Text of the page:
Featuring the language of intentional design (disconcerting in the ostensibly secular context), this falls short of the clarity of Marcus Aurelius’s insistence that technology imitates nature, not the other way around (Meditations, 11.10.1). The imagery seems calculated to downplay human nature as organic and interconnected, on the Stoic model, instead depicting it as robotic, isolated, and contrived. We should not underestimate the influence of such language in shaping the self-conceptions of our time.

Some may struggle to accept the Stoic account of humans as virtuous social agents simply because they doubt the existence of a general human nature rooted in biology. Others consider that humans are fundamentally so destructive that the Stoic account seems far too optimistic. This seems similar to the Christian complaint we met earlier, and indeed one recently offered solution seems like old wine in a new bottle.

‘Transhumanism’ is the notion that through AI and other interventions, a ‘better human’ can be created to transcend the mess which H. sapiens has made of things (Alexander Thomas, “Super-intelligence and eternal life: transhumanism’s faithful follow it blindly into a future for the elite.The Conversation, 31 July 2017.)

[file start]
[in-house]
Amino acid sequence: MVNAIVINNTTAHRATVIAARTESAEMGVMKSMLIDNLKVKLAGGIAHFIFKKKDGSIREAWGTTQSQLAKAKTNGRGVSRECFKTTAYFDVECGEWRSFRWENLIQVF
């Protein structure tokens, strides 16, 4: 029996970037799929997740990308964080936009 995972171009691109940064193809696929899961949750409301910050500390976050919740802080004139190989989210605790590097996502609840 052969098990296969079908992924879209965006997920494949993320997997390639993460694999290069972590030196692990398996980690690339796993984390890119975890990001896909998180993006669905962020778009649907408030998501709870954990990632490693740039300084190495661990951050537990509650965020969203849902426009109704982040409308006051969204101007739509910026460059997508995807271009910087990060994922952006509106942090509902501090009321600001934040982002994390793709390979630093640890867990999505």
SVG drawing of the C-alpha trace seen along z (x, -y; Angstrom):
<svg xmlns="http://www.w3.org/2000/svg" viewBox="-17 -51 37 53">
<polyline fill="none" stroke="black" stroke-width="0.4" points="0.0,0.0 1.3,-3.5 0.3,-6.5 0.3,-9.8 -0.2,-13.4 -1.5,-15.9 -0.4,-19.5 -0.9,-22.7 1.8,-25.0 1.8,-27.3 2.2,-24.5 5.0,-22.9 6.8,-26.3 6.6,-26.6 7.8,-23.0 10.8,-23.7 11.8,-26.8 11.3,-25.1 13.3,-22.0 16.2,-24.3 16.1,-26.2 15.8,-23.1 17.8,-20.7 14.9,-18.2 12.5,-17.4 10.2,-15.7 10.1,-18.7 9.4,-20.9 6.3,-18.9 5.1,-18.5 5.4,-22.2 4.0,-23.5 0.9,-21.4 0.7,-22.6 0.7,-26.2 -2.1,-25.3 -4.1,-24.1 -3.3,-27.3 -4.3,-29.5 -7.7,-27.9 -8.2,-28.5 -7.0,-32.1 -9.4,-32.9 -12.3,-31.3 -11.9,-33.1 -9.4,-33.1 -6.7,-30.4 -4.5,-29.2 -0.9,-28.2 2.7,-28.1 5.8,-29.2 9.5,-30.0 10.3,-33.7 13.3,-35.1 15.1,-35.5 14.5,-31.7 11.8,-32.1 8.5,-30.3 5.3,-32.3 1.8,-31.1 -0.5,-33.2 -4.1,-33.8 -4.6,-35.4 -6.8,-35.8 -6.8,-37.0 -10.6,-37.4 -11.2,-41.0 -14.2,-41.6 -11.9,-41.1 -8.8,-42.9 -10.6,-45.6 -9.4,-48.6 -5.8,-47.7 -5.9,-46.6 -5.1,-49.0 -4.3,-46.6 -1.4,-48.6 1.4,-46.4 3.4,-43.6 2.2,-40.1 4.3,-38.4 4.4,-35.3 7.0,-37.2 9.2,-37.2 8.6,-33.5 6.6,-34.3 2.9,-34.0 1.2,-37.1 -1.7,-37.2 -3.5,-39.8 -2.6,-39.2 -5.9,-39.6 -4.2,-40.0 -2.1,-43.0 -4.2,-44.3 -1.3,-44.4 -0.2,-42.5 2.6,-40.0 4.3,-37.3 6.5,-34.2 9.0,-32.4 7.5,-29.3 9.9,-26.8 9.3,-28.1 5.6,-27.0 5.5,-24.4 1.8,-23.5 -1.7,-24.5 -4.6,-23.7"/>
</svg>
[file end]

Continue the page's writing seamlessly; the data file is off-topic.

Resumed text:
Yet surely Stoicism aims at our acceptance of people as they are. We bear with them because we are all of the same kind. Marcus said it best, at Meditations 2.1.1:

‘For we are made for co-operation, like feet, like hands, like eyelids, like the rows of the upper and lower teeth. To act against one another then is contrary to nature; and it is acting against one another to be annoyed and to turn away.’